On this first day of 2012, World Day of Peace, we come together as a believing community to invoke the gift of God’s peace for our own hearts and lives, for our communities, for our nation and for our world.
We enter 2012 with many doubts and anxieties. As believers we also enter into this New Year with a spirit of indomitable hope and with renewed commitment to work together to build up what is good.
We pray especially this morning for our nation, its leaders and all its citizens and all those who live among us. We pray that our spirit of realistic Christian hope will contribute to build in 2012 a renewed sense of national purpose and of solidarity with all those who suffer.
We place our lives before the God of mercy praying for the gift of healing of our brokenness and forgiveness of our sins.
The year that has just ended was a remarkable one in many parts of the world. Leaders and regimes which appeared strong and unassailable fell. Economies which seemed strong showed their internal fault-lines. Men and women and families who felt that their livelihoods and savings were sustainable to support their desire for a better life encountered the drama of a new precariousness.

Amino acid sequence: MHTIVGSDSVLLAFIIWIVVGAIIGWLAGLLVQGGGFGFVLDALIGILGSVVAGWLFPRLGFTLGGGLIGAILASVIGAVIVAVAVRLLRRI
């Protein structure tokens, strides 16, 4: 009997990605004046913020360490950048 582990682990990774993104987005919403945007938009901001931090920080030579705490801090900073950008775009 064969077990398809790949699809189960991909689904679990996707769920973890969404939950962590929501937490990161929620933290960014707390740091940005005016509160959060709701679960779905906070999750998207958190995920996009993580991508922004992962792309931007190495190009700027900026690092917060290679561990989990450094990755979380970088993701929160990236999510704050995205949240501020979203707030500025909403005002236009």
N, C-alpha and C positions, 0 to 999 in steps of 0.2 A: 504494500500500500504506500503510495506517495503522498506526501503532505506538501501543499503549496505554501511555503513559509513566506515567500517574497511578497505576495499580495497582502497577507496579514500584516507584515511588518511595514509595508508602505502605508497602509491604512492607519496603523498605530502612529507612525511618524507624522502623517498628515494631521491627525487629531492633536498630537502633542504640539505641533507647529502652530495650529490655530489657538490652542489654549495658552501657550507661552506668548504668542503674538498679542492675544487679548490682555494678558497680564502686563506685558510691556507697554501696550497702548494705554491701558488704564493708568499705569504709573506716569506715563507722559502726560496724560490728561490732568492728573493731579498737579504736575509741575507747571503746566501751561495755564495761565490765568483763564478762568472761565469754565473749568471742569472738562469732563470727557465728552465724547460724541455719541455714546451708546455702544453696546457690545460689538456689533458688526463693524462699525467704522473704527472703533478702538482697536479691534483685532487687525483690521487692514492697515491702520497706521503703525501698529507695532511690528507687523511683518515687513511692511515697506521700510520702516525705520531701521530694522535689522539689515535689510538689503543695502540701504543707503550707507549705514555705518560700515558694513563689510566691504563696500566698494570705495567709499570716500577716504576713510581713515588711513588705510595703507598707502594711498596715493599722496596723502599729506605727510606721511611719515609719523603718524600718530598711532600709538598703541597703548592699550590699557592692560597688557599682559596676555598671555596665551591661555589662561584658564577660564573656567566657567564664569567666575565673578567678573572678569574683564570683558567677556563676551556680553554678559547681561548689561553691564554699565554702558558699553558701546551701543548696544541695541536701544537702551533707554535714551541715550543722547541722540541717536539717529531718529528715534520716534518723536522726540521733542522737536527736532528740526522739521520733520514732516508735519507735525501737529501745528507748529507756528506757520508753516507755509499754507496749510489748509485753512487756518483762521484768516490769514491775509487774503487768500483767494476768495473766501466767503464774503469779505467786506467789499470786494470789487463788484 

2011 was a year of change. In many parts of the world change was the fruit of expressions of the desire of ordinary citizens to attain a more just and truthful world, a world respectful of their aspirations and the hopes of their children, which the traditional structures of power had failed to achieve. In many parts of the world huge non-violent movements emerged and provoked unforeseen change.
Certainly the power of modern communications contributed to enable true power to be exercised by those who had been systematically and deliberately excluded from power. Mass movements, very often of the young, brought to the forefront of political reflection the values that are needed to initiate change and sustain the longing of people worldwide for change. It is a lesson for all of us that the fundamental aspirations of people for justice and truth can never be suppressed.